WhyBike Motorcycle Blog

Product Review: Timberland Steel Toe Boots

By James - 1/10/2005

Timberland PRO - Direct Attach 6" Steel Toe (After Dark Full-Grain Leather) - Men'sTimberland PRO - Direct Attach 6″ Steel Toe
I got these boots shortly after I got my Aerostich Jacket and Pants. There is no point having a waterproof suit without waterproof boots and I just didn’t feel safe riding in my Wellingtons. Five years later and they are still as waterproof as ever and more comfortable. I got them at Sears, and chose them by default. I knew I wanted above-the-ankle boots, that had a steel or hardened plastic toe, were waterproof, oh, and they had to be black. Sears had only one boot that fit my needs. It was in my size, felt good, and the price was half or less than any specially designed motorcycle boot with the same features. It was a plus that they were insulated with Thinsulate, something that I have been glad to have many a rainy ride.
Five years later and the boots are still keeping my feet dry.

They are a little more clunky than my other shoes, mainly from their over-engineered constuction. Do not wear these on the plane, the steel toe and thick sole will raise much suspicion but this is a good thing. The construction is the reason why I did not have to throw them away two months after I purchased them.

I learned my lesson about drinking and riding my bike. I had two pints with dinner and chatted with friends for a while before mounting my bike. Drivers education always told me allow 1 hour for each drink before driving and it had been about two hours since I recieved my first beer, give or take a few minutes. I took an unfamiliar turn at 45mph when I should have been going 25. I hit the curb, bounced up in the air and slammed back to the ground; sideways. By the time I realized I had crashed, the bike and I were coming to a stop. I remeber thinking that the sparks coming from metal rubbing concrete were a nice touch, it made the crash more dramatic. I was still in the perfect riding position, although on it’s side and my foot was pinned underneath it. The bike, a Kawasaki Vulcan 500LTD, although not that heavy was tough to get out from under since I could not use that leg for leverage. Finally I wiggled my foot out from under it, righted the bike and checked for damage and assesed it’s ride-ability. I was able to ride it home, although I had to replace virtually the whole right side.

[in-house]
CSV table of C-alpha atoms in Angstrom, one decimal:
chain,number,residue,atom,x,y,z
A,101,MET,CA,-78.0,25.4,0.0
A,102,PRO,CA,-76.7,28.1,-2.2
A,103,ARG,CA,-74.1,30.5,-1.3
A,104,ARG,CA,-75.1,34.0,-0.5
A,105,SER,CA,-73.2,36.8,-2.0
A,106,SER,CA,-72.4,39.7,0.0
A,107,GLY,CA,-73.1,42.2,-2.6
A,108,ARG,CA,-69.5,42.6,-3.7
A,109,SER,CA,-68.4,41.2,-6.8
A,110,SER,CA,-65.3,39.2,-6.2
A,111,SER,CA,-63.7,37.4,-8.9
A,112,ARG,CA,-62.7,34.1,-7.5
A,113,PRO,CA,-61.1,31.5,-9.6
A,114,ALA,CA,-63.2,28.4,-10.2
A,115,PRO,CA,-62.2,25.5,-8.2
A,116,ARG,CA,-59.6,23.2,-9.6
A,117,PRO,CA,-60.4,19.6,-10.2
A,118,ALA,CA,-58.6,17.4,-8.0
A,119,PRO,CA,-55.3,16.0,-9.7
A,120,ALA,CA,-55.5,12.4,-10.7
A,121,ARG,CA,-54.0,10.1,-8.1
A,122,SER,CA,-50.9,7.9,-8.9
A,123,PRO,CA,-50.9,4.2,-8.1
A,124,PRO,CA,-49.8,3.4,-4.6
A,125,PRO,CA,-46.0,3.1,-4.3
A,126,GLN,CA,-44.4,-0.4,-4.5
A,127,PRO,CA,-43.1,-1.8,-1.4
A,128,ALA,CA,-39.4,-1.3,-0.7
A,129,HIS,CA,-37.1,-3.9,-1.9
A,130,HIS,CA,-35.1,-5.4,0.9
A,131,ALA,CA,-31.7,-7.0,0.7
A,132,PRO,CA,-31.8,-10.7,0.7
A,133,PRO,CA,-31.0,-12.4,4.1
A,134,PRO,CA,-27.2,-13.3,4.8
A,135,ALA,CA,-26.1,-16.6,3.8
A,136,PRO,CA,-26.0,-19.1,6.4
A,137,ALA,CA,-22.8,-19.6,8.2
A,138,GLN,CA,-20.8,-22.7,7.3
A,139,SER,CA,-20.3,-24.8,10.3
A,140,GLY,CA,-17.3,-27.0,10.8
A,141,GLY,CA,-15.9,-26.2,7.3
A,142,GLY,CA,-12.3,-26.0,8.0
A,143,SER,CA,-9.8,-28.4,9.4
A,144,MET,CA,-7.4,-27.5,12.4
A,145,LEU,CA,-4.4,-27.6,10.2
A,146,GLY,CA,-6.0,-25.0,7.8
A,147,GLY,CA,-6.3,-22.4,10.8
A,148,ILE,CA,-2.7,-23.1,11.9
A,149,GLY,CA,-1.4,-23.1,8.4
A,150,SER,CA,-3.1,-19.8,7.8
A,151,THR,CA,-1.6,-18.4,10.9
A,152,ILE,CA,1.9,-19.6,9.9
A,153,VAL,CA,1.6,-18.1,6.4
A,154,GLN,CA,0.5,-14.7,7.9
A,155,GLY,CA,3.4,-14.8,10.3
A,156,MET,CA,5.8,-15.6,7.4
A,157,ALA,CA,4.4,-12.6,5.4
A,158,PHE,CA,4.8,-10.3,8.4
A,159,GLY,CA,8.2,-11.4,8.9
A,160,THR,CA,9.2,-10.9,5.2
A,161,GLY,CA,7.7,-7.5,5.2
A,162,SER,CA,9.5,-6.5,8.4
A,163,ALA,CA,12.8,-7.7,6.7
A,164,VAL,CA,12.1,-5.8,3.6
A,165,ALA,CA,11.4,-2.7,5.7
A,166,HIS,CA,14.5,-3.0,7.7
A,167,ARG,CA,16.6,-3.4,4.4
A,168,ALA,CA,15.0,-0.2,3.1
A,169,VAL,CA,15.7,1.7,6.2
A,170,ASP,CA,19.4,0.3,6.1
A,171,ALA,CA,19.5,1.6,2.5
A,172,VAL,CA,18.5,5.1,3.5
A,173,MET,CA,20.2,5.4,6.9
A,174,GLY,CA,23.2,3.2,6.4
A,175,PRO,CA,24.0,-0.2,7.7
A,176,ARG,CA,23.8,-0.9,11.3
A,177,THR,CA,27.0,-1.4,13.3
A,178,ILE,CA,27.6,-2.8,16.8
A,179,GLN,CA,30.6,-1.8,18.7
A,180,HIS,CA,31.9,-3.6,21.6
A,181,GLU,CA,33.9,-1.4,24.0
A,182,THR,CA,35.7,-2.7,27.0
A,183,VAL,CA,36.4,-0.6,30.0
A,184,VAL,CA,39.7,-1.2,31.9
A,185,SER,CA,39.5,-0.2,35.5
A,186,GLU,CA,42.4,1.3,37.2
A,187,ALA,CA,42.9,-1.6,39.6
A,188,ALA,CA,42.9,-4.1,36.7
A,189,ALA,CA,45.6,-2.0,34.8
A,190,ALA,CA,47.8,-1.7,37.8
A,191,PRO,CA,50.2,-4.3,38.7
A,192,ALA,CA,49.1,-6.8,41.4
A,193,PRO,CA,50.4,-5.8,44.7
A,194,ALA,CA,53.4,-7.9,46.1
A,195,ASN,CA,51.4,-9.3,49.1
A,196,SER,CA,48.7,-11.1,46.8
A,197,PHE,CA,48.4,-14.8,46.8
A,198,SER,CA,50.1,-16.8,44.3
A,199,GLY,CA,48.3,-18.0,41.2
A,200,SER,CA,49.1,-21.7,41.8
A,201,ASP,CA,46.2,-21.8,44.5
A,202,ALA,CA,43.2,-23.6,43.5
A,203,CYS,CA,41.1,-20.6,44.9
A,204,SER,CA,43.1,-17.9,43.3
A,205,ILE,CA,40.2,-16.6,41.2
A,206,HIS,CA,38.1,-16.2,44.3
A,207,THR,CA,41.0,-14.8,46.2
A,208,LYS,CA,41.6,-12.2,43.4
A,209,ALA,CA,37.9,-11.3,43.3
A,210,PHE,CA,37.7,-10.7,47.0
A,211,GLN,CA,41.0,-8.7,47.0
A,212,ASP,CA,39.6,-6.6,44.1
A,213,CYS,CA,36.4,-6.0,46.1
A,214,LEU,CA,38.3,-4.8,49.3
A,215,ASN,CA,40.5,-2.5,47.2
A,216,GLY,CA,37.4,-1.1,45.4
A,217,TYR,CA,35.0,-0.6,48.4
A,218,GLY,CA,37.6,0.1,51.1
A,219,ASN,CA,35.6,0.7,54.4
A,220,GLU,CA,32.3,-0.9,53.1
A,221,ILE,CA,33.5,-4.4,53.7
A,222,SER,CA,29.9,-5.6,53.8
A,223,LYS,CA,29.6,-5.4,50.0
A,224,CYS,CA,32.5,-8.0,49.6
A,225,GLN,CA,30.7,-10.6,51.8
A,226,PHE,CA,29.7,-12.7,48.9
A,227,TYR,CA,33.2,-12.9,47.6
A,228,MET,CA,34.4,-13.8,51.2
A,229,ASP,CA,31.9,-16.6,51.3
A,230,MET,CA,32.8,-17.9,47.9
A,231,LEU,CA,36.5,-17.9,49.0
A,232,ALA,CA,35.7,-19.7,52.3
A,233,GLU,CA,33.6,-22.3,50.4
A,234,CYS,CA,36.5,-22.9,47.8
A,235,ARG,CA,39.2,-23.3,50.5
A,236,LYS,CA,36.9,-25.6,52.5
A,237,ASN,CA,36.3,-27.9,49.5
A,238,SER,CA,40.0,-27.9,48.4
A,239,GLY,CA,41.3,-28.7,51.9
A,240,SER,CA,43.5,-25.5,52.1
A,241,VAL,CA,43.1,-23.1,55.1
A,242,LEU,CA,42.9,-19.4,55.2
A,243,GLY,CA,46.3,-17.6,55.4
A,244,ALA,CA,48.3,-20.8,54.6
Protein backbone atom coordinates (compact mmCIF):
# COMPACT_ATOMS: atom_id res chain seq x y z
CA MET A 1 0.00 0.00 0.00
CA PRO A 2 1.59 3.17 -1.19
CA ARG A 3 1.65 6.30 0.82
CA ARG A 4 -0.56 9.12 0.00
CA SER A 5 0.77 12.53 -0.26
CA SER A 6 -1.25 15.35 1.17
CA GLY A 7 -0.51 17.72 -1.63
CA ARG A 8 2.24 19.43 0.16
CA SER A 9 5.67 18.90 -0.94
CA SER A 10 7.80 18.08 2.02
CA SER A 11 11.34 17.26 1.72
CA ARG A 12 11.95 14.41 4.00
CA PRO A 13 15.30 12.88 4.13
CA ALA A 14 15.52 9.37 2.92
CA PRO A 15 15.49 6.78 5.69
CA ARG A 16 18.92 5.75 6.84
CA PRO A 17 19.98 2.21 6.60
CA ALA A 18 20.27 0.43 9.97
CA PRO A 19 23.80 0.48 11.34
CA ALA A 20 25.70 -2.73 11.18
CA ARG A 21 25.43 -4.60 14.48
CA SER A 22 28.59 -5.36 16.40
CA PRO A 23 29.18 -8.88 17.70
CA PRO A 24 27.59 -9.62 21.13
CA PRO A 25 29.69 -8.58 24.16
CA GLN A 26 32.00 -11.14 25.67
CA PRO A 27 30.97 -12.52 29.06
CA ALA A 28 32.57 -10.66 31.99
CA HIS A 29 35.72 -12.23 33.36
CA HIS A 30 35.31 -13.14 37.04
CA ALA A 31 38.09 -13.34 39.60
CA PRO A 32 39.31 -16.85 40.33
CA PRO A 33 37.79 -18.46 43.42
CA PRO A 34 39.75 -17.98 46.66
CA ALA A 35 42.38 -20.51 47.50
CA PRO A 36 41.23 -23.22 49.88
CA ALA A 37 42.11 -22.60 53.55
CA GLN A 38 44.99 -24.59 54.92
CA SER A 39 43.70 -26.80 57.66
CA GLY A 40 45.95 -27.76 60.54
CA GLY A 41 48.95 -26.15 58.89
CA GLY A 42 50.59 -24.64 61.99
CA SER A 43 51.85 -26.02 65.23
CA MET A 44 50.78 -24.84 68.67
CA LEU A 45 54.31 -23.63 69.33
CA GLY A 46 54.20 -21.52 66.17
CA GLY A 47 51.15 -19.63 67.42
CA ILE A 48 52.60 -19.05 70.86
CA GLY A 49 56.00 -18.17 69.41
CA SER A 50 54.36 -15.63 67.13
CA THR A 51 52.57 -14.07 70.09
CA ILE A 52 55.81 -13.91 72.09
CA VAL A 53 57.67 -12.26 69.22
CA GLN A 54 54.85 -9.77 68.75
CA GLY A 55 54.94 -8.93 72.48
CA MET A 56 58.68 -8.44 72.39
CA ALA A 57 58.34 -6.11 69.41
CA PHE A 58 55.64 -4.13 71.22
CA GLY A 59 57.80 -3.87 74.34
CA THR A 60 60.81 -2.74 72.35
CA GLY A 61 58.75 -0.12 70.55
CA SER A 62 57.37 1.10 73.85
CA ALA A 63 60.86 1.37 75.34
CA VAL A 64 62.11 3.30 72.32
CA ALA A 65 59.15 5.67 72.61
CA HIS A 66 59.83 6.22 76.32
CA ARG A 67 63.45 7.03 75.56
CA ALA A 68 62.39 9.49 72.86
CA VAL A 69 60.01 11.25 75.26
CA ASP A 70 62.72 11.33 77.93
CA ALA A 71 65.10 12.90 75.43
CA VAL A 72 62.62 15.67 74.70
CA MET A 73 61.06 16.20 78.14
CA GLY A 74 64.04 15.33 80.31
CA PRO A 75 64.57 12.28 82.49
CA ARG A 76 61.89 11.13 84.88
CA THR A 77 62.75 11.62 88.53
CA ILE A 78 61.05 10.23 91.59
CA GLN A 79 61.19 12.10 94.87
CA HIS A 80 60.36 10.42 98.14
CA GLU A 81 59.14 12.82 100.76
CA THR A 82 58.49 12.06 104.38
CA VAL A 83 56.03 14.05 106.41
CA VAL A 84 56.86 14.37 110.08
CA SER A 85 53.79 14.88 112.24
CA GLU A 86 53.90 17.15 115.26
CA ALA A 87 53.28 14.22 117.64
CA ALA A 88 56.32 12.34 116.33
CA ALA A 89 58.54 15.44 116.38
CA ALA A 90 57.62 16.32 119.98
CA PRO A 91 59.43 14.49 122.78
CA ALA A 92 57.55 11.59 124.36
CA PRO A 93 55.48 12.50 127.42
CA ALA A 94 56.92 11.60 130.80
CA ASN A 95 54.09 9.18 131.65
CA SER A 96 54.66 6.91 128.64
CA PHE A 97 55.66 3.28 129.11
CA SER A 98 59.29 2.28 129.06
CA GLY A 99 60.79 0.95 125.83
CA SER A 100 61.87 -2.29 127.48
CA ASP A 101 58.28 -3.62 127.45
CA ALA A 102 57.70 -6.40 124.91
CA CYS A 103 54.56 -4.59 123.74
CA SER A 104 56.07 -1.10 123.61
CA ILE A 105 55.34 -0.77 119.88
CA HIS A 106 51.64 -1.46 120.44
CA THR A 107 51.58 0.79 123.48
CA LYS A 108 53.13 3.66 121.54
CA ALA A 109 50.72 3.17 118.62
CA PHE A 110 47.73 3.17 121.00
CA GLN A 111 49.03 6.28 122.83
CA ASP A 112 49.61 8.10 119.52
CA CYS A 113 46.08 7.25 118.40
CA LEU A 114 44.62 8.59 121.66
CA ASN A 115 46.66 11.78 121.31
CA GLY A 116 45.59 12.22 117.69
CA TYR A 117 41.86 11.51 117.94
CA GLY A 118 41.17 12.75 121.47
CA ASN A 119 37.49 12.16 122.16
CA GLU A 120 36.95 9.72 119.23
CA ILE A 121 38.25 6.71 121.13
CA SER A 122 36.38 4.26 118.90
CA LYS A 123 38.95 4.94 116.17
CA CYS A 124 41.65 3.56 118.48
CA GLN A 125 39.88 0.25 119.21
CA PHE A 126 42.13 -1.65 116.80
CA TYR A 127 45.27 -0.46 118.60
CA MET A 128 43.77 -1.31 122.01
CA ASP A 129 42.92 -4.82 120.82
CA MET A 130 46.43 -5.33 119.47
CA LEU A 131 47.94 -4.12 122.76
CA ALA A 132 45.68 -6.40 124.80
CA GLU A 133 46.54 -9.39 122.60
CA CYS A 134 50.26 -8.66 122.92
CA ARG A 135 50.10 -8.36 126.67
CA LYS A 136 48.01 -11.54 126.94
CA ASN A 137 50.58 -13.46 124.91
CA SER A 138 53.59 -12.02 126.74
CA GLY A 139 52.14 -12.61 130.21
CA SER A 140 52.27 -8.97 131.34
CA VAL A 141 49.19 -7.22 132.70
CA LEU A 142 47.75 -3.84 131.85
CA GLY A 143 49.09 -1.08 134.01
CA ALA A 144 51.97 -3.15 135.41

I was lucky to have had my boots that night. Had the bike landed on any soft shoe, I would have had significant damage to my foot and leg. The steel toe and hardened heel along with thich sole kept the weight of me and the bike from crushing my foot. Although scraped up, the boot was still presentable, waterproof and kept it’s shape. A little boot polish and it was hard to tell it had been dragged under a bike for about 40 feet. The same can’t be said for my jeans or leather jacket. Both were damaged beyond repair. About a year later I hit some oil while in a turn and landed on my left side. Now my right boot had a matching scuffed-up left boot.

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